Cirruss New TKS: De-Icing Kicked Up

Were not sure if the known icing approval matters much. But with prodigious flow rates and clever integration, this de-icing package is as good as it gets.

Pilots who fly a lot of weather sort themselves into two groups when it comes to the risk of flying in ice. One group-call them the “Im-willing-to-give-it-a-go” set will launch into any reasonable forecast and deal with the ice as it comes. The other group-call them the Legal Beagles-would do the same, but they get their pants snagged not so much on the actual risk, but whether the FAA will come after them for flying in forecast or “known ice” in an airplane not equipped for it.

Great swaths of pulp forest have been sacrificed in the name of trying to define known ice and were not sure weve succeeded yet. What we have managed to do

is create a not-so-small market slice of would-be buyers to whom an airplane legally equipped for known icing is a big deal. Ever sensitive to the whims of the market, Cirrus has created the perfect airplane for these buyers: The new SR22 line equipped with a TKS-based flight-into-known-ice package.

In the past, weve viewed so-called FIKI packages as more window dressing than real substance. TKS is such an effective system that, in our view, with respect to actual icing outcomes, whether the system is certified or not is a distinction without a difference. To be sure, known-ice packages protect more surfaces and are probably more robust, but our view is that if 10 airplanes certified for known ice and 10 with so-called inadvertent systems flew the same winter systems for a year, there wouldnt be a noticeable difference in outcomes.

So whats to improve? In the Cirrus view, that would be the highest fluid rates of any TKS system on a single and what amounts to significant design decisions that mold the Cirrus icing system into an integrated package. Conclusion: It works better, its easier to use and gives the pilot more control and more choices. Heres how.

No Hazard

Around the Cirrus factory, the non-certified icing system-which has been available since 2005-is called the “no hazard” system, meaning that its certification basis promises no icing protection, but that it has been shown to represent no

operational hazard to the airplane. The FIKI system is fully certified to FAR 23/25 Appendix C standards and promises to be capable of safely handling significant continuous icing. Cirrus, in fact, tested the certified system in about 100 hours of natural icing. Although the two systems outwardly look somewhat similar, the new FIKI system is a clean sheet effort, developed in concert with CAV Aerospace, the Salina, Kansas-based marketer of all things TKS. Compared to the inadvertent icing system Cirrus first offered, the FIKI system shares few parts. It also has some sophisticated additions, especially with regard to re-engineered wing panels.

One challenge for any ice protection system is to protect against accretion across of a range of angles of attack. When the aircraft is in cruise flight, it has a slightly positive angle of attack that exposes a minimum amount of the wing lower surface to ice accretion. But at higher angles of attack-as in climb or slow flight for an approach-the lower surfaces can accumulate significantly more ice, especially in supercooled large droplet icing, which tends to run back and refreeze in rough rivulets.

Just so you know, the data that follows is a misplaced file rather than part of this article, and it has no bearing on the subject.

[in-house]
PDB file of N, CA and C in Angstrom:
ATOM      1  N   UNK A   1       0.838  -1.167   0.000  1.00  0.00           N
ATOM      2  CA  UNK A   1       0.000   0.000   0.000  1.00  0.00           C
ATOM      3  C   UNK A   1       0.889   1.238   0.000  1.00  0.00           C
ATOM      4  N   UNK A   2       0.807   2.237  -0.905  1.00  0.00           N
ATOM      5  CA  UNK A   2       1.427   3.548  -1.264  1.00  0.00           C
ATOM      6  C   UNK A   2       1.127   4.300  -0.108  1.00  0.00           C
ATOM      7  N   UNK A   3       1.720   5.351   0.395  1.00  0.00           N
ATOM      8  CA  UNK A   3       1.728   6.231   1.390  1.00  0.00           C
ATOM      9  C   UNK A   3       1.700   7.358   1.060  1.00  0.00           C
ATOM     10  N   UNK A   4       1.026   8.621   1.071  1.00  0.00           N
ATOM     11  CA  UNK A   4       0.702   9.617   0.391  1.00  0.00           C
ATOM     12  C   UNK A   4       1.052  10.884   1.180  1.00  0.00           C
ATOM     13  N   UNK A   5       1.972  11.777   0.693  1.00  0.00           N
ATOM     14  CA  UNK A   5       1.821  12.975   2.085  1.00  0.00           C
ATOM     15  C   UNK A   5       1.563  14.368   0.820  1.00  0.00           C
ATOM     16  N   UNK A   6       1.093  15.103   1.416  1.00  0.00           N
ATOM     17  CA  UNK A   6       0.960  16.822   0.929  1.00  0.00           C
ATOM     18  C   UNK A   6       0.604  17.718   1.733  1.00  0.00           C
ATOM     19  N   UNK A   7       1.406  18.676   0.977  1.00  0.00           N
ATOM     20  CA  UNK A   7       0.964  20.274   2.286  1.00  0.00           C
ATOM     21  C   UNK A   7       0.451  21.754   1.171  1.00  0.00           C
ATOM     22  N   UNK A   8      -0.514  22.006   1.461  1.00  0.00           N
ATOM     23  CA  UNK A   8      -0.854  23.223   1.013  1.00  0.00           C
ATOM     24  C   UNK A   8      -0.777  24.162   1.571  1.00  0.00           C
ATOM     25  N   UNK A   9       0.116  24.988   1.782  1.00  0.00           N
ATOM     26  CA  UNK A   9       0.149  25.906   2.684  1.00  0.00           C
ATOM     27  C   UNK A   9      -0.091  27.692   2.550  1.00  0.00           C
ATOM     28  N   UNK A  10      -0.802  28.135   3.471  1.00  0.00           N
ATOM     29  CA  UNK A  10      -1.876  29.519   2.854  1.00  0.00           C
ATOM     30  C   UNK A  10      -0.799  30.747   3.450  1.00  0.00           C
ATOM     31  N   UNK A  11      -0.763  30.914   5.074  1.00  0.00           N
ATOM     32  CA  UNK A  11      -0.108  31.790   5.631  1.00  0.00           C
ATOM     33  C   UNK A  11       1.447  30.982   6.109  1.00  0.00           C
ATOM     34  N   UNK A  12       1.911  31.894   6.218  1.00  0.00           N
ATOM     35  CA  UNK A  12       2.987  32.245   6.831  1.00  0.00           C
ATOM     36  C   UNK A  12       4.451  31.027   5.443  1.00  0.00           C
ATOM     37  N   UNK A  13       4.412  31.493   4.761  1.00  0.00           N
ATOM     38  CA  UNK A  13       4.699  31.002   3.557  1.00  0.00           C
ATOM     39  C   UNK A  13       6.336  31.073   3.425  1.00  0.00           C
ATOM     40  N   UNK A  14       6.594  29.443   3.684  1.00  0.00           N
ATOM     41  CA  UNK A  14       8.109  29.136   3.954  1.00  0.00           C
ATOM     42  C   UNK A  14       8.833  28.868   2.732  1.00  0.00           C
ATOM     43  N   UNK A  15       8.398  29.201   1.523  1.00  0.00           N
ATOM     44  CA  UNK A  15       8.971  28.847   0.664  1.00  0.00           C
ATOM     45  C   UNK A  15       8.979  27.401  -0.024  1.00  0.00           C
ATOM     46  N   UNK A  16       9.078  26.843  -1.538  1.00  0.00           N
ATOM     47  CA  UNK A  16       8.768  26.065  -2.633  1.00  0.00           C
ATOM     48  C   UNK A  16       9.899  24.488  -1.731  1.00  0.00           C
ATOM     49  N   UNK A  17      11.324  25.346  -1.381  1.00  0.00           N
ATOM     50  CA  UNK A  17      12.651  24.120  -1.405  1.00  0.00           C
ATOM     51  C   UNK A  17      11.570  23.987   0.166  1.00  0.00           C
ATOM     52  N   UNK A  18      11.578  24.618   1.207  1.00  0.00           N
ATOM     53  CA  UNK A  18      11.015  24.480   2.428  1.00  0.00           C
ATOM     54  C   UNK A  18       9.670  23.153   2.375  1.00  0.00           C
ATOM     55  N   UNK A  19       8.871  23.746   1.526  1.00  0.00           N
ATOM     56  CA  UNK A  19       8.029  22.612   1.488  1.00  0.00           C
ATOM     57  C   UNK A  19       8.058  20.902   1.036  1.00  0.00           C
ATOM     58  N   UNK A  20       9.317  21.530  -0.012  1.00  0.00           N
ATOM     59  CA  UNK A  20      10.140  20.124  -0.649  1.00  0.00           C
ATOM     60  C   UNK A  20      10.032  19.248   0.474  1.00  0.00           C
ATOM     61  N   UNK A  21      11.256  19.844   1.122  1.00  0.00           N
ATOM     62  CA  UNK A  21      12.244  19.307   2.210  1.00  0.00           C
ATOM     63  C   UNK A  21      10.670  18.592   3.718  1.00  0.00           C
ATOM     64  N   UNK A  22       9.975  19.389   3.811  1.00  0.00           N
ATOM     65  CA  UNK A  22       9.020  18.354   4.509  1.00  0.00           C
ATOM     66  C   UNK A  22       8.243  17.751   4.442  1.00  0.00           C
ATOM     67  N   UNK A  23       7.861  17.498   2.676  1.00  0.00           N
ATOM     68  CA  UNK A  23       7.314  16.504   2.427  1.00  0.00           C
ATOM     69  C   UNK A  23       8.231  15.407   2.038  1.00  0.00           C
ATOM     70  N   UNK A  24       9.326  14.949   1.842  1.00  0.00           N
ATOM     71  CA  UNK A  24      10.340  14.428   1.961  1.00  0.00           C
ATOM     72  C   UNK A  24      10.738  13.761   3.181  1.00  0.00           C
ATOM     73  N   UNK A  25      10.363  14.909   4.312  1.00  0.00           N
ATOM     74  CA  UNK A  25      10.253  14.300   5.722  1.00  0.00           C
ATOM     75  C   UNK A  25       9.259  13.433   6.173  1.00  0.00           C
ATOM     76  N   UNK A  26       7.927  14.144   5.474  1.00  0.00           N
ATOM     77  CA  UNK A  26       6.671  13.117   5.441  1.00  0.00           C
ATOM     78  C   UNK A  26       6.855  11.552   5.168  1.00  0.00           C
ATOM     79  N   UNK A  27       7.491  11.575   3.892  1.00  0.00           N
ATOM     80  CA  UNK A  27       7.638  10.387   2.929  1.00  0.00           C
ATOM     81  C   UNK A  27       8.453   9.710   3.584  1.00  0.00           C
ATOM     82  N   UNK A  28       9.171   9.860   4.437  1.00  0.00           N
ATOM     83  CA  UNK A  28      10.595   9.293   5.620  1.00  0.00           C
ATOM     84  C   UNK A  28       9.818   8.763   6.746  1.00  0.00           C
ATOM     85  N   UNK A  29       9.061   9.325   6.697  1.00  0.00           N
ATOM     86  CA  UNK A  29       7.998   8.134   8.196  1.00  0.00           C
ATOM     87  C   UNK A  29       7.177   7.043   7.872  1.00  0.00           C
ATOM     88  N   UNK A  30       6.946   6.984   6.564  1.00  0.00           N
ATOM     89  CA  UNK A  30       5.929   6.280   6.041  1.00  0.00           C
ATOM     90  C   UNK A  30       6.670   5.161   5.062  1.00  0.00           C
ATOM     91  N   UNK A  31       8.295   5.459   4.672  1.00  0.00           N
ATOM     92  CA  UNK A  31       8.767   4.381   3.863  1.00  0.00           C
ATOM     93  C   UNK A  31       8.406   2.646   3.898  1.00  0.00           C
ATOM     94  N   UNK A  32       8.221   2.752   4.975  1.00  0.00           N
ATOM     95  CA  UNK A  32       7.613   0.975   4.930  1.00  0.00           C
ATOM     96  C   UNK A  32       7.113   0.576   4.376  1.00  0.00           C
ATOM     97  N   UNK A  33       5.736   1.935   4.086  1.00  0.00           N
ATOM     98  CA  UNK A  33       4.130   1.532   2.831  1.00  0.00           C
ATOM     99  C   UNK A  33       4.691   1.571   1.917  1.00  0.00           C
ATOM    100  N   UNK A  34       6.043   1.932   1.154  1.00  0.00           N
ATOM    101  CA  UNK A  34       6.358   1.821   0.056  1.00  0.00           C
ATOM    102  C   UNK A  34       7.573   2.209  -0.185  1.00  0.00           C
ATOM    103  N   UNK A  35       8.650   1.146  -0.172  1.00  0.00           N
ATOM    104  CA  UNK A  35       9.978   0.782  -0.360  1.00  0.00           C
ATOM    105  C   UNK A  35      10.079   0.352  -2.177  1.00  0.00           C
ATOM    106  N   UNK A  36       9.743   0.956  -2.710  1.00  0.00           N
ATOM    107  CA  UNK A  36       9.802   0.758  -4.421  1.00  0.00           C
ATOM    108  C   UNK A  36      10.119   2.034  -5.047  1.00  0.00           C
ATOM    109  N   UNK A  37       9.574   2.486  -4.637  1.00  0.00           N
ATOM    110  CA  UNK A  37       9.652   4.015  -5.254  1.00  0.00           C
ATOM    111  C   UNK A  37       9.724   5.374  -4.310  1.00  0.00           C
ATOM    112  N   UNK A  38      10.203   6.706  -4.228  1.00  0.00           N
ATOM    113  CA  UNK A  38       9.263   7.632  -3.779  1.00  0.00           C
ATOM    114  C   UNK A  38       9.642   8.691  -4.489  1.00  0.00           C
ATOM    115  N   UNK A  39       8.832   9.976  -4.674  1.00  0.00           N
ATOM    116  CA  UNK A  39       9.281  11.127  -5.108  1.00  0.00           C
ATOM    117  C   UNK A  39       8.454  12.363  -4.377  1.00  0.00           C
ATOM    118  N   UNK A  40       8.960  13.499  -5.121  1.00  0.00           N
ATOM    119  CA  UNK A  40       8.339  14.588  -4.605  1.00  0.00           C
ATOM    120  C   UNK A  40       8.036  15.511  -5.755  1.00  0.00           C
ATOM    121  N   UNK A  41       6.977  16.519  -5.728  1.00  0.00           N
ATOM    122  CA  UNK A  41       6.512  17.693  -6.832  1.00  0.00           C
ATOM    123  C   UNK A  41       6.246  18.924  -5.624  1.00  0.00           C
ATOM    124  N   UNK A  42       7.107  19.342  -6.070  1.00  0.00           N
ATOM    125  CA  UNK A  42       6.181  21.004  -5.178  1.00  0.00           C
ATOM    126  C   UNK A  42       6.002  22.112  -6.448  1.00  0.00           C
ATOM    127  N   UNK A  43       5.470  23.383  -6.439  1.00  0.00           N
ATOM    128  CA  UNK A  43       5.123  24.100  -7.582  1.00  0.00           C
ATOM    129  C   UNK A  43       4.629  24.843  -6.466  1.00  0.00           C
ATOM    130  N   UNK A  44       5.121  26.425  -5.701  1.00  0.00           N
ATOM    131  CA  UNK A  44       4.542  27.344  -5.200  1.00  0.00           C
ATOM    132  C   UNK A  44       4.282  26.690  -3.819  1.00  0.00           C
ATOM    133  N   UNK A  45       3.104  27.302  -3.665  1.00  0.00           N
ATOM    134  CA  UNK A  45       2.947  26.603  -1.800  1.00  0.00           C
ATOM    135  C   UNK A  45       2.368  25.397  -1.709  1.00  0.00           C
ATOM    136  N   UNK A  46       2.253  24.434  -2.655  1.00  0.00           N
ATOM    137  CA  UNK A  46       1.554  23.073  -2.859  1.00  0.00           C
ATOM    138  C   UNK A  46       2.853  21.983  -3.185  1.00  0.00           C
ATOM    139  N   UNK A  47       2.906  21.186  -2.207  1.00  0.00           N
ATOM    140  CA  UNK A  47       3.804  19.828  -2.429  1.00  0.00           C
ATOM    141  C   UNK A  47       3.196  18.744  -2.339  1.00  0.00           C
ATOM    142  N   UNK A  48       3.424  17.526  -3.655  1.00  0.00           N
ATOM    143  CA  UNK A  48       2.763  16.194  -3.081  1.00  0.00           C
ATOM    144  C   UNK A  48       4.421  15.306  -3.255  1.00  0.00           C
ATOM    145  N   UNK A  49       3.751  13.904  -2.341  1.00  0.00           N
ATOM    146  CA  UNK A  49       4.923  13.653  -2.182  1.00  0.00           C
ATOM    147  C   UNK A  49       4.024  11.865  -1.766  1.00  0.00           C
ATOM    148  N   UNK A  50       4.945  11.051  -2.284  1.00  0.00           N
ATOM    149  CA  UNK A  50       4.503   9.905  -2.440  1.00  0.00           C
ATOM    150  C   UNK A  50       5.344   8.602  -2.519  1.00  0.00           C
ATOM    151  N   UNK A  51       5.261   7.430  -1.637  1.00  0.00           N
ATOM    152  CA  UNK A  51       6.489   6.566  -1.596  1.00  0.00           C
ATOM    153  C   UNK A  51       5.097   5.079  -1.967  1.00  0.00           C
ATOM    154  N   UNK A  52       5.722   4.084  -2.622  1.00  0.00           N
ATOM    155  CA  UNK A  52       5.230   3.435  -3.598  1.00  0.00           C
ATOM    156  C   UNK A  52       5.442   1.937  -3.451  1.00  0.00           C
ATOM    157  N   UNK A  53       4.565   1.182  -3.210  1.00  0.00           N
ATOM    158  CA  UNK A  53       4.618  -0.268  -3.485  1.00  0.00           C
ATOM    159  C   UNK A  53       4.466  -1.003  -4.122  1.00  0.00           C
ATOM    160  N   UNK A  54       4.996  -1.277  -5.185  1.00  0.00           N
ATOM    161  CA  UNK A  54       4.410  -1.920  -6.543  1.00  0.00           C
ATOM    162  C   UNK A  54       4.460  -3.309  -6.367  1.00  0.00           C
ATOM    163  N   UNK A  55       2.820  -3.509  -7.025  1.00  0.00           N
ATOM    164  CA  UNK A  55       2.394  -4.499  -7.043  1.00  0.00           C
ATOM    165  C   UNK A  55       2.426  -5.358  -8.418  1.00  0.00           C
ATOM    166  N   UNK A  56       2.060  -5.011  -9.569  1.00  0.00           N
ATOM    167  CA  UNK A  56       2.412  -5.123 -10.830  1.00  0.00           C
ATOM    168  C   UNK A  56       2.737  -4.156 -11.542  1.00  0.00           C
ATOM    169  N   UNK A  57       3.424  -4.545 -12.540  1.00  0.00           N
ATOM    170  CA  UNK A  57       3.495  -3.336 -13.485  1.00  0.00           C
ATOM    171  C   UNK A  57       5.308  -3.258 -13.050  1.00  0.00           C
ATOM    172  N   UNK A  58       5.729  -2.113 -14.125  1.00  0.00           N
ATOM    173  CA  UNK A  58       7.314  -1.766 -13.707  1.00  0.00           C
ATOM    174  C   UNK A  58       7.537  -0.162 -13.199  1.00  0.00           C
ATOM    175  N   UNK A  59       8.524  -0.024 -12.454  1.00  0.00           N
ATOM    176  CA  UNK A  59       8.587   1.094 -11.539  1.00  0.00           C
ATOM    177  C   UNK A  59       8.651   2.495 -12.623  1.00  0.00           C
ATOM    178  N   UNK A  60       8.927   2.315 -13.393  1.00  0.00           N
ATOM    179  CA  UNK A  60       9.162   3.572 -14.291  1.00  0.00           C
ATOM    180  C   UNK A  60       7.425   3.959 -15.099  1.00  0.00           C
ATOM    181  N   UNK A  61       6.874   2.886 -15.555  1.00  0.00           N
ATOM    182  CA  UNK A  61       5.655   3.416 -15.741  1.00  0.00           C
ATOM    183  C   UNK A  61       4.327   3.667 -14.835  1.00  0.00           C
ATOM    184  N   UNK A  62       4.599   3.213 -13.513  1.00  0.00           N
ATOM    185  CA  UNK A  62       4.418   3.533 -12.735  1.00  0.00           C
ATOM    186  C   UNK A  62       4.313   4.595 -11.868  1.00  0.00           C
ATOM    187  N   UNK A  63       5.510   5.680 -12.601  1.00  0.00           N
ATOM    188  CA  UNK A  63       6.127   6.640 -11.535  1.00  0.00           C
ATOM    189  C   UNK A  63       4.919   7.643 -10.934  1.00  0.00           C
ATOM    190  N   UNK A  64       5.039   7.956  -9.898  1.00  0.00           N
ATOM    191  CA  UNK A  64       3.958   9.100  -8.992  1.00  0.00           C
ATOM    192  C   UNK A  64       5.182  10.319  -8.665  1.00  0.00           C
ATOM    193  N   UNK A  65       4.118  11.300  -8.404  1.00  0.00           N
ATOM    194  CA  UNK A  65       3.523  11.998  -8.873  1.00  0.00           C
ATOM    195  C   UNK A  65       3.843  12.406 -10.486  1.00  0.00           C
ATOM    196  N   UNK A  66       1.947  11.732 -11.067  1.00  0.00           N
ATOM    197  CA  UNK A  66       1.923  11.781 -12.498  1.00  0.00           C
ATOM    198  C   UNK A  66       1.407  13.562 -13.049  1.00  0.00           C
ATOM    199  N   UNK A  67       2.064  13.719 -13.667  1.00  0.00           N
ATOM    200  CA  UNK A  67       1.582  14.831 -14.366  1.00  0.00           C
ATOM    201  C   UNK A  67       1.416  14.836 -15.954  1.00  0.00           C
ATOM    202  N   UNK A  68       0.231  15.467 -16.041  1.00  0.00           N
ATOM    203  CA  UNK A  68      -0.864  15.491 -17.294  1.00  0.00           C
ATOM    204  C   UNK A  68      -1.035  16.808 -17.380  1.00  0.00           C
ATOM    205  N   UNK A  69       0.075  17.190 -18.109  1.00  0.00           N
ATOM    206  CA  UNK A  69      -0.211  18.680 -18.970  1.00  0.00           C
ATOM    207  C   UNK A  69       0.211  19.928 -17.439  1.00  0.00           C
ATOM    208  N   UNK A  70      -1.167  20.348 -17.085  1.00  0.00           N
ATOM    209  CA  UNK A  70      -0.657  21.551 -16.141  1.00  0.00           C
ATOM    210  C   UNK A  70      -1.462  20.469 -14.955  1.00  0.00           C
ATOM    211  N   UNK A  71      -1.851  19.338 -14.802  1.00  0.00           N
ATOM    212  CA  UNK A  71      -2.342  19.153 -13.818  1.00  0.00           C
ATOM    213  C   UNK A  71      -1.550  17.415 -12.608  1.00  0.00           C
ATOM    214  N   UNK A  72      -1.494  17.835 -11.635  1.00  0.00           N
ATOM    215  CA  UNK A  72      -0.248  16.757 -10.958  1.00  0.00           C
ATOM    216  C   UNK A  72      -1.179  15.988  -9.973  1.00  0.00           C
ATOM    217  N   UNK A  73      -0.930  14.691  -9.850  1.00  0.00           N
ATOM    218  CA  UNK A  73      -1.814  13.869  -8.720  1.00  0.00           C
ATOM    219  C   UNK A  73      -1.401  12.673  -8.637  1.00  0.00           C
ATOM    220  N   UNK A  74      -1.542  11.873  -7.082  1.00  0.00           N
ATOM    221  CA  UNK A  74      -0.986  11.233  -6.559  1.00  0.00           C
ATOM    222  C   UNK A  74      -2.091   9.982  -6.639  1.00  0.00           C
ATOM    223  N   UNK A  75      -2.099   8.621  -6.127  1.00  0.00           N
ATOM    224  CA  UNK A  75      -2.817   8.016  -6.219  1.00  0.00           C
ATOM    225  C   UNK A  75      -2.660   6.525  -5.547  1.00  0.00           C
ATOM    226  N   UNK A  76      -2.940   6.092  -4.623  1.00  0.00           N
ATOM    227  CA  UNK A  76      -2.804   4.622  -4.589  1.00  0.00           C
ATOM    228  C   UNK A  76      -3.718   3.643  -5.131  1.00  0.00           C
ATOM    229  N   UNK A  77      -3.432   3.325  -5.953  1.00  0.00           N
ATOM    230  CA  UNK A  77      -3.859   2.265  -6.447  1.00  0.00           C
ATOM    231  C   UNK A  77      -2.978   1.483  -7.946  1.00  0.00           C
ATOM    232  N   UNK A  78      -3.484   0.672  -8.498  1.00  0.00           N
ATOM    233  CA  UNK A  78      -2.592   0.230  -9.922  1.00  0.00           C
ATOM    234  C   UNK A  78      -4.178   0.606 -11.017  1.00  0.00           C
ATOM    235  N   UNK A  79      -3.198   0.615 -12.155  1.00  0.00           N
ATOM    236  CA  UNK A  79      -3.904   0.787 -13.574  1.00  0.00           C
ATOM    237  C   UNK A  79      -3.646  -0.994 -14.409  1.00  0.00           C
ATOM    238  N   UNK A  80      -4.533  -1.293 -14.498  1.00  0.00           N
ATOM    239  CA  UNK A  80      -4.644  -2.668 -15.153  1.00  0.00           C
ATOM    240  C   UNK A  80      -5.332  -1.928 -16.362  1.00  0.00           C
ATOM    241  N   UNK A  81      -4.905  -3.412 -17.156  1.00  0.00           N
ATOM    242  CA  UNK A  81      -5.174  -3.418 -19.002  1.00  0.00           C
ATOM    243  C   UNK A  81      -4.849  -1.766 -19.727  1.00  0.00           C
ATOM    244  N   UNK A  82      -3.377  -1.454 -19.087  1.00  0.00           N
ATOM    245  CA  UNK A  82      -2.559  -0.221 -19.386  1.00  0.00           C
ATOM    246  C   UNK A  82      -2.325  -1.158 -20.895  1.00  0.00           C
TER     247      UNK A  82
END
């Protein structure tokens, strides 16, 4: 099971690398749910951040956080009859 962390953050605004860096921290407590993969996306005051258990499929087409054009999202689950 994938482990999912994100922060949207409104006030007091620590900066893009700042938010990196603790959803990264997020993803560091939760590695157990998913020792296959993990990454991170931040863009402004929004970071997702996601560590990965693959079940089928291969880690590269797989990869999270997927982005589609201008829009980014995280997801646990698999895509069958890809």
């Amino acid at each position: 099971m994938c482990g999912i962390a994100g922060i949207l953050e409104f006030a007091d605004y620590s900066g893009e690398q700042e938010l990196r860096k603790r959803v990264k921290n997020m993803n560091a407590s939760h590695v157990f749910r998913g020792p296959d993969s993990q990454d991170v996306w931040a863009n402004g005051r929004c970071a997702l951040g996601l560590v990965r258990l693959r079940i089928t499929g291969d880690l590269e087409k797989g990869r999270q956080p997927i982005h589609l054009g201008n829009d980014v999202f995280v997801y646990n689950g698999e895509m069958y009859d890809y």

To address this, Cirrus extended the wing panels chordwise back from the leading edge, providing more active fluid flow area. During a demonstration flight in February, we noticed that on max flow, the wing upper services are bathed in fluid chordwise, from the wingtips to the roots. We cant see how much runback icing could attach itself. Even the ailerons and their gaps got a hefty dose.

With the crash of a Colgan Bombardier Dash-8 Q400 in Buffalo in February, the subject of tailplane icing bubbled to the surface again. Whether that was a factor

in the Colgan crash or not, light aircraft are especially susceptible to tailplane stalls due to how efficiently the tail collects ice and because the flap downwash is close enough to the horizontal fin to sharply push its angle of attack closer to the stall value.

In designing the SR22s FIKI system, Cirrus seemed especially sensitive to this because both the vertical and horizontal fins have generous fluid panels. Because of the tight gap between the elevator horn and the leading edge of the horizontal fin, ice bridging and elevator lock is a worry in the SR22. Cirrus addressed this with a unique, trick machined curved stub panel on the elevator horns. Between that panel and the main horizontal stab panel, the elevator appears to be we’ll protected. According to Cirruss Jeff Knutson, this portion of the system was tested three times in the wind tunnel and for many hours in natural icing to confirm fluid flow patterns.

Both the inadvertent and certified system have the same prop protection consisting of a nozzle at the root of each blade that flows fluid into rubber channels toward the tips. But the certified system also has generous windshield protection in the form of a pair of automotive-style windshield nozzles on the pilots side. They treat the windshield with a heavy flow of fluid which the prop blast spreads to protect a large truncated triangle on the pilots-side windshield. You do have to look through a smear of fluid, but thats preferable to trying to see through an opaque coating of rime.